Erwin Redl’s current show at the Halsey Institute, entitled Rational Exuberance, showcases his ability to transform spaces into living works of art. Redl’s work forces viewers to enter an exhibit and confront a familiar space in unfamiliar ways, which installations have strived to do for decades.
Redl may be described as an artist who works in light, installation, and sometimes event prints. Art making after the “Digital Experience” has driven him to create works through many different media that challenge the viewer in how they see the work as well as how they interact with it. The manipulation of space, in regards to installation, has long been a shared concept between other artists that have worked with light. Redl has often spoken about his minimalist aesthetic and how large of a role it plays in his compositions, so it is interesting to consider the work of artists who pioneered the use of light and the manipulation of space when attempting to understand his methods.
Dan Flavin was an American installation artist who worked with fluorescent light fixtures in the 1960s. His work was often site specific and incorporated lights that varied in scale depending on the place that it was set. These installations ranged from filling up a hallway with many multicolored lights, to employing one light in a single corner and using shadow to manipulate the rest of the room. Manipulating a small space to seem infinite, even if only in a corner, provided onlookers with one single focal point and enabled them to experience the room in a new way.
While Flavin used light in corners and hallways to make some of his most impactful work, others like James Turrell are known for working on a larger scale, hiding all traces of the light source.
Turrell is known for producing light tunnels, as well as light projections, which create spaces that appear thick and heavy but are only enhanced by light. The pairing of giant light forms with large spaces, presents the viewer with a work of art that seems larger than life. When one enters his spaces, it’s as if they are entering a world untouched by man. They enter a world of pure light, waiting to be seen and felt by others who have entered that other worldly realm. Turrell presents his viewers with an alternative to the busy world humans find themselves in today, inviting them into a mesmerizing abyss of color.
Erwin Redl produces a similar effect with works such as his Fade series, as well as his current installation at the Halsey Institute of Cubes. Works like these invite the viewer in, and by being in the room with the piece they become a part of it. Cubes is a piece that is dependent on its viewership; the space changes and comes alive when people enter and partake in the scene. This dependence allows Cubes to become more than a piece of artwork; it becomes an engaging environment.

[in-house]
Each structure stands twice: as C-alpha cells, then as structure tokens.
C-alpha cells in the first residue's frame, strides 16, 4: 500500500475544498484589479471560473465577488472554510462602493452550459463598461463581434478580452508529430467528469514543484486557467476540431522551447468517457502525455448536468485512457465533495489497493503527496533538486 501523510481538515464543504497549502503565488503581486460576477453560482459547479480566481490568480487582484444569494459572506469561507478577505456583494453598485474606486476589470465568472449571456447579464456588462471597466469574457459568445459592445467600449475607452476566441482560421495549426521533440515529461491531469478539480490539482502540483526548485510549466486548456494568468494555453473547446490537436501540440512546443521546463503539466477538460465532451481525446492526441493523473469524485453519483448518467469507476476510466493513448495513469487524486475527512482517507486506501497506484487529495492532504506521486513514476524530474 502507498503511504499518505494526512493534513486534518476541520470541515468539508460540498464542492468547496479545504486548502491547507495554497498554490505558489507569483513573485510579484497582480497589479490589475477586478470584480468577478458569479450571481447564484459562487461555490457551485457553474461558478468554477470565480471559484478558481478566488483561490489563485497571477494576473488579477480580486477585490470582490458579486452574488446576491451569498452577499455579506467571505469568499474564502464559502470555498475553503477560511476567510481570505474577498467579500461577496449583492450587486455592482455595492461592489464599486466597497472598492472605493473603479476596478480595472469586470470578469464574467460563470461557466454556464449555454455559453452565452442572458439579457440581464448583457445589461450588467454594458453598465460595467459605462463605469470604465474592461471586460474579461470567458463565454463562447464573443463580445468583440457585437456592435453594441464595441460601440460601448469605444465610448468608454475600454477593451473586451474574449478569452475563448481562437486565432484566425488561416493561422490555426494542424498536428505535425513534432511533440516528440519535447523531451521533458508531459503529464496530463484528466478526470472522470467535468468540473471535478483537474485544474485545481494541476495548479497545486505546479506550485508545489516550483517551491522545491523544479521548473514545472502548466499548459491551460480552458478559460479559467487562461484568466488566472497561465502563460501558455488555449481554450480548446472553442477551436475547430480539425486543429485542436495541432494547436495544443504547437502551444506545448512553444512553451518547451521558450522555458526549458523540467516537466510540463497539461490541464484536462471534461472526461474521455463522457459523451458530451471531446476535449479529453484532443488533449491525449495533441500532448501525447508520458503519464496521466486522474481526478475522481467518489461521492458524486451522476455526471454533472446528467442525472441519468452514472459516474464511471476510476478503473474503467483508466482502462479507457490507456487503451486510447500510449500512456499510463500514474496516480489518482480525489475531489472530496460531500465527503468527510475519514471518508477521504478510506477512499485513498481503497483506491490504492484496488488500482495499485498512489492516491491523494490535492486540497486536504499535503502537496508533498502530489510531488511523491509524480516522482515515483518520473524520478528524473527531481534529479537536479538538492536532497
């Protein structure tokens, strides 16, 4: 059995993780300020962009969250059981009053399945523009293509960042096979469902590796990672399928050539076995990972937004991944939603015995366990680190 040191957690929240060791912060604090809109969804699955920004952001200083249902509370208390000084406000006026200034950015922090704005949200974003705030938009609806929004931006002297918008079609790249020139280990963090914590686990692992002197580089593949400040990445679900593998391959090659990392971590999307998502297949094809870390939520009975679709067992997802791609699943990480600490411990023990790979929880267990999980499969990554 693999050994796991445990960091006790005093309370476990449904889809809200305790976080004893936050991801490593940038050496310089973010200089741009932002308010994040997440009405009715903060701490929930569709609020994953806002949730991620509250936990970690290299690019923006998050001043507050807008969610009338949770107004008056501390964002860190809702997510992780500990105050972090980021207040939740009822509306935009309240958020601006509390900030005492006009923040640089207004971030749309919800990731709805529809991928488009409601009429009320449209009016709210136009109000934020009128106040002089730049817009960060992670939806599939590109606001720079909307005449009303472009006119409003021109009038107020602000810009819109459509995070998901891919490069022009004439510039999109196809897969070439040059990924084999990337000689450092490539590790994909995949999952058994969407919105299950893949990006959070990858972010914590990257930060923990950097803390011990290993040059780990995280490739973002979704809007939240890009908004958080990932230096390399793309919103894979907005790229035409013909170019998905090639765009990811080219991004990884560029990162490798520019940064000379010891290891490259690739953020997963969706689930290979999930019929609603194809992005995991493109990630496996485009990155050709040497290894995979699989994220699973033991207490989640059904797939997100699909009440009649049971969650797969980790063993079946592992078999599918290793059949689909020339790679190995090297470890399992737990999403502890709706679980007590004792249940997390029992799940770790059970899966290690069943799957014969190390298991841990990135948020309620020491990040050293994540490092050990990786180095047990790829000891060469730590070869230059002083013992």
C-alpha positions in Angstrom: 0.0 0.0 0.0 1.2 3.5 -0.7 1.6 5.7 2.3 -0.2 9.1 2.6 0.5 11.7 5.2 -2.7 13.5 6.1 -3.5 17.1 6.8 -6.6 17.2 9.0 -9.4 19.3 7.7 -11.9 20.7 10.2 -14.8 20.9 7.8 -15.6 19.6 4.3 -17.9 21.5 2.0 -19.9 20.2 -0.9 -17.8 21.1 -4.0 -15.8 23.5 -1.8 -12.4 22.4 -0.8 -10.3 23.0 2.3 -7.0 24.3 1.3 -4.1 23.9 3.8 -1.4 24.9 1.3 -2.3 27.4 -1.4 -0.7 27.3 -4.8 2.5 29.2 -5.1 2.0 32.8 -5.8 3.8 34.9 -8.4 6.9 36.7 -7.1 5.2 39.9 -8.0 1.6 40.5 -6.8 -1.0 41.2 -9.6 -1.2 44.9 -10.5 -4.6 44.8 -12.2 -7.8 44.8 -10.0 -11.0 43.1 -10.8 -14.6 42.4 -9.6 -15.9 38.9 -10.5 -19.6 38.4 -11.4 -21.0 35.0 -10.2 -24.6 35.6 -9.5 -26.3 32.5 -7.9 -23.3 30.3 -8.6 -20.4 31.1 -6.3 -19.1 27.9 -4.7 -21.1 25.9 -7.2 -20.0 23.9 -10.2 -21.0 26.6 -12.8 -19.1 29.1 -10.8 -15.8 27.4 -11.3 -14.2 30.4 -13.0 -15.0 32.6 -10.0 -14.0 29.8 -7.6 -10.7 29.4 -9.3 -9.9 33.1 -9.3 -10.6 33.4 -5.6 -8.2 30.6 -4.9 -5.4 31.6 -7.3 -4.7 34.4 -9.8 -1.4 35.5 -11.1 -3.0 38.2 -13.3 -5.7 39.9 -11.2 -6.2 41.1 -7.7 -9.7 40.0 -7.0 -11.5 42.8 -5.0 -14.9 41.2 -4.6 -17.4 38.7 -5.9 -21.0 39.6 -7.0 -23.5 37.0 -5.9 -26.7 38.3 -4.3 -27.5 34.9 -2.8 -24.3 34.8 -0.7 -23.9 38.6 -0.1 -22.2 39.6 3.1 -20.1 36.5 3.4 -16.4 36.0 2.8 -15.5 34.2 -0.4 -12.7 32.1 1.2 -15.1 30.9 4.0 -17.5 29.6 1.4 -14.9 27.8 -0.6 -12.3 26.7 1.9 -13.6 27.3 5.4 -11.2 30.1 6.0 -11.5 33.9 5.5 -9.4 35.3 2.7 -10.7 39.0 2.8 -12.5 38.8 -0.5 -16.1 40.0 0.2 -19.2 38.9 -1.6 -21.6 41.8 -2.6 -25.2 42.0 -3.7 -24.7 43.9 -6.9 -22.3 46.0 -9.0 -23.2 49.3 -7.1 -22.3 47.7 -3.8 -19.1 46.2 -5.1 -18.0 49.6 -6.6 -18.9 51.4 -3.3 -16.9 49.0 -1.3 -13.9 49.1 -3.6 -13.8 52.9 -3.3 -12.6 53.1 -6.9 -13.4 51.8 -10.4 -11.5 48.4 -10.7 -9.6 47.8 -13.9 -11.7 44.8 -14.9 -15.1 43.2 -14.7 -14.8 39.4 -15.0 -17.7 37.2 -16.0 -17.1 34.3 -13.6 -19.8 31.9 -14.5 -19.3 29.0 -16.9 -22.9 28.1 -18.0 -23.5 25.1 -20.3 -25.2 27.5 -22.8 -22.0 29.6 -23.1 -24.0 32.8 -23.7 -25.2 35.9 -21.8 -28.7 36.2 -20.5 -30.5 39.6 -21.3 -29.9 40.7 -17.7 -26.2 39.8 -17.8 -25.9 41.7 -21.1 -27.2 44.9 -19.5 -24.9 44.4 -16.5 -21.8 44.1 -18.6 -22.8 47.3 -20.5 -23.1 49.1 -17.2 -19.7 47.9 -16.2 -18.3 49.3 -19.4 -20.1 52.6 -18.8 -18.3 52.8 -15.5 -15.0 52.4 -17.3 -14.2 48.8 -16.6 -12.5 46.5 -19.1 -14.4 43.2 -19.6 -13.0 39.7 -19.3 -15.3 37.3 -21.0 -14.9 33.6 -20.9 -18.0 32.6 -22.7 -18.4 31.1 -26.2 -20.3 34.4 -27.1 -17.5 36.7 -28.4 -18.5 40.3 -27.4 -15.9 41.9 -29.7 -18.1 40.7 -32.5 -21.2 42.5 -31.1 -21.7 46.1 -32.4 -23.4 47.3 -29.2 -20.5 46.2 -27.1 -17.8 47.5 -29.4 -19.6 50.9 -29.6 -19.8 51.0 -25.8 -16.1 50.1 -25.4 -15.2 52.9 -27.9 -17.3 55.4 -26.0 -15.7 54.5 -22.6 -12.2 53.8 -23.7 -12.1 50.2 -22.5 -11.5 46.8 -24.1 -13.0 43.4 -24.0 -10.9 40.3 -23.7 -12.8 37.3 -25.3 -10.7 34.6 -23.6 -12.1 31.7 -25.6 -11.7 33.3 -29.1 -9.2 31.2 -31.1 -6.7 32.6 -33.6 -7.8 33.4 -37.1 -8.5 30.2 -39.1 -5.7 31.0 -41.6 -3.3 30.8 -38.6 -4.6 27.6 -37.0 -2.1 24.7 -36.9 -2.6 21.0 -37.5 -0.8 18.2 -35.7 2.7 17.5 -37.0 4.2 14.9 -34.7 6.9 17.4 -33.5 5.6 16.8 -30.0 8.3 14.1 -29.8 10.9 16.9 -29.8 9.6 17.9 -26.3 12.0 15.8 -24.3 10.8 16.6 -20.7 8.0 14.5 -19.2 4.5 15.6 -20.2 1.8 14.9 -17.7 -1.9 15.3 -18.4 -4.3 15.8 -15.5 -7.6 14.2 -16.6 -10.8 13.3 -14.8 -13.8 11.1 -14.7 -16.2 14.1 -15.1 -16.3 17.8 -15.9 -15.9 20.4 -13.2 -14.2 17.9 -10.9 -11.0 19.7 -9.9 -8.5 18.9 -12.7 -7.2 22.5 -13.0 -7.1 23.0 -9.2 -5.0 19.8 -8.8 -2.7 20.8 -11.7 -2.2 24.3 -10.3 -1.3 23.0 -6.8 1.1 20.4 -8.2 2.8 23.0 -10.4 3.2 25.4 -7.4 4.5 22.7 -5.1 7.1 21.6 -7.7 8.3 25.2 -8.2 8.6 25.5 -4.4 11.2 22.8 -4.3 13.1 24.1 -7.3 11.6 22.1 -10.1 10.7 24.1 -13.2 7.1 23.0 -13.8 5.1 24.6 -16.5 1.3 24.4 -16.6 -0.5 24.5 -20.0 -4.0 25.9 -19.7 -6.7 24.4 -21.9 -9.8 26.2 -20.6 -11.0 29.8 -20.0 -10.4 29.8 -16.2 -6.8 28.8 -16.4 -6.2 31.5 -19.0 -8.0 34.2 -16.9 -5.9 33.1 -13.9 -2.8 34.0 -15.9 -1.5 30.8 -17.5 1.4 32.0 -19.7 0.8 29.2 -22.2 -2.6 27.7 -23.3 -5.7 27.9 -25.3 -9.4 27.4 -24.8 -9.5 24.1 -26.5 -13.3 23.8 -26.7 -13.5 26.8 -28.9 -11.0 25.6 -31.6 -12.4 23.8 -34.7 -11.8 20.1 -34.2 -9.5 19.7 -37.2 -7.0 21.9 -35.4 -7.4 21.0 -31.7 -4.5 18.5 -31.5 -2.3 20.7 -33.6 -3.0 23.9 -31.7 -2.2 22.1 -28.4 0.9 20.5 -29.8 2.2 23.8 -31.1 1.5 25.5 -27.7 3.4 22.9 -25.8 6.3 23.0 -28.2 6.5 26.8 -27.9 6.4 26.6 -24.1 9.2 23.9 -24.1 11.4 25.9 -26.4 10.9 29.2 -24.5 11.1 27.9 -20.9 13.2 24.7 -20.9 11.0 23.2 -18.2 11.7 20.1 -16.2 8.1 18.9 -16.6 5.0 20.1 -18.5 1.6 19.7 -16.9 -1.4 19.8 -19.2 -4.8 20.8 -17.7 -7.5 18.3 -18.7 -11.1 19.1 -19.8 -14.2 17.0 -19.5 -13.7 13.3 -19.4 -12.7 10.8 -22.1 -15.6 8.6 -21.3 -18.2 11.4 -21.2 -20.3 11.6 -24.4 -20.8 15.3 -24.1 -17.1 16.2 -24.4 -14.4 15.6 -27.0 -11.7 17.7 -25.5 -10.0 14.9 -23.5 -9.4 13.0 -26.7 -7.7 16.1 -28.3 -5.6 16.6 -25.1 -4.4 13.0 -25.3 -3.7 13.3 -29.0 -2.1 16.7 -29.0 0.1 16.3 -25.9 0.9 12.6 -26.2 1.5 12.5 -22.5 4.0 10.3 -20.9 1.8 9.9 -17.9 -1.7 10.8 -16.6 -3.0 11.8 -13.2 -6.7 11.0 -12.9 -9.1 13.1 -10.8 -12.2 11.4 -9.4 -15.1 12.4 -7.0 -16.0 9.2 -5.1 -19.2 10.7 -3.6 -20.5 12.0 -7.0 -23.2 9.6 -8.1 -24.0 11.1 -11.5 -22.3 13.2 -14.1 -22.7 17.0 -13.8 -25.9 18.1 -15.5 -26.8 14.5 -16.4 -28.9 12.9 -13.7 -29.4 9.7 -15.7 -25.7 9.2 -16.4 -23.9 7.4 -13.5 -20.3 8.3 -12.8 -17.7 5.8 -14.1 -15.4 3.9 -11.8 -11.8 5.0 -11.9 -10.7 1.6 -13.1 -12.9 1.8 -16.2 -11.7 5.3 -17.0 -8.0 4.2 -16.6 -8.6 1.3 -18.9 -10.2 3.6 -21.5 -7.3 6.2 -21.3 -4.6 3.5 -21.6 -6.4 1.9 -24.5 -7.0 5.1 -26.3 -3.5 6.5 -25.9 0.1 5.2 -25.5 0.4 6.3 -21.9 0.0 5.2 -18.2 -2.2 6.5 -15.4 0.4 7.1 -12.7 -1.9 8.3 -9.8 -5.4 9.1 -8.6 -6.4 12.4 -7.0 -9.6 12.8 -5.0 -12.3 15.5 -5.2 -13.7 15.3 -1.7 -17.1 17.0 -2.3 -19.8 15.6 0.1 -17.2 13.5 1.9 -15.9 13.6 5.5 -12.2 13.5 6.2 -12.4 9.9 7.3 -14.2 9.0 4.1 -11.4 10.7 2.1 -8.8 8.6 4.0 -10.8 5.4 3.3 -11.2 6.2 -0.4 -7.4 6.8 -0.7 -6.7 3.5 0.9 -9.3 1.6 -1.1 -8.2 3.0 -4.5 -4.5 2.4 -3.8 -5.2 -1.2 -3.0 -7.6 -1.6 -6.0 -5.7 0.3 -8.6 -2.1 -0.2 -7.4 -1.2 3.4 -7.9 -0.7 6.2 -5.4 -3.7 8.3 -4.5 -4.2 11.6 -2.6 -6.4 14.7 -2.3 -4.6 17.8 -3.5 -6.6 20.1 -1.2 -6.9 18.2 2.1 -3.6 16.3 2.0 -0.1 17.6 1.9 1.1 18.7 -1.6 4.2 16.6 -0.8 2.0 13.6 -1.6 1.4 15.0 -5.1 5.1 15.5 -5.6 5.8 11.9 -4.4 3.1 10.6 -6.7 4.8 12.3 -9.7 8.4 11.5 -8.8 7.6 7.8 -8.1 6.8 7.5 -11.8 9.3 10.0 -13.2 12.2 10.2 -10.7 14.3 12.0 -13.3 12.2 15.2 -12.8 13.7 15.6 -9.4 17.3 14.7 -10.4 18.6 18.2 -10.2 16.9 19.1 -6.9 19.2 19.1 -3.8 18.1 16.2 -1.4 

During an artist talk, Redl was asked why there was no music playing along with the installation. He responded that adding music would have “dated the space,” allowing too much context to be given to it. For example, if it was accompanied by a Baroque orchestral piece, the viewer could understand it as juxtaposition with the present digital age. If the pieces were paired with electronic music then it would be understood as a work that was meant to have a modern, even futuristic context.
With no music, it’s understood that the cubes stand alone, not tied down by any time period, but as a part of the same space that the viewer inhabits, and it is up to those viewing them to apply their context. A large part of Redl’s aesthetic derives from the minimalists and their pared down approach when making art. In Cubes as well as with his Ascension Circle, he made sure that there are no wires hanging about and that the entire work looked as simple as possible. This attention to restrained structure is shared with minimalists like Fred Sandback. Sandback’s works with colored acrylic yarn in white spaces, while seeming simple in their execution, implore the viewer to not only see the work but also to discern the rest of the form with their minds.
Sandback was also an advocate for people experiencing his works by moving around them, stating that people should seek to actively engage through the space as they walk. Questions of form arise when people don’t understand how something was created. In Redl’s work it could be the question “What powers the fans at the bottom of Ascension?” while in Sandback’s work it could be “How does the yarn stay connected to the floor or the ceiling? Are they using adhesives?” The answer remains the same; the viewer was not necessarily meant to know what goes into the installation, but rather to enjoy and experience the piece as it has been presented to them, even if it boggles the mind.
Living in the age of technology, where information is shared at a million miles a minute, artists are constantly being exposed to other people’s work, though throughout the ages artists have looked to the work of artists who came before them for inspiration. Redl has been able to take those influences and turn them into something he can call his own. His work holds true to the minimalists’ aesthetic while taking note of light installations that challenged viewers by reimagining their experience of space. In a world of influence, Erwin Redl found his calling.
By Natalie Pagan, Halsey Institute Intern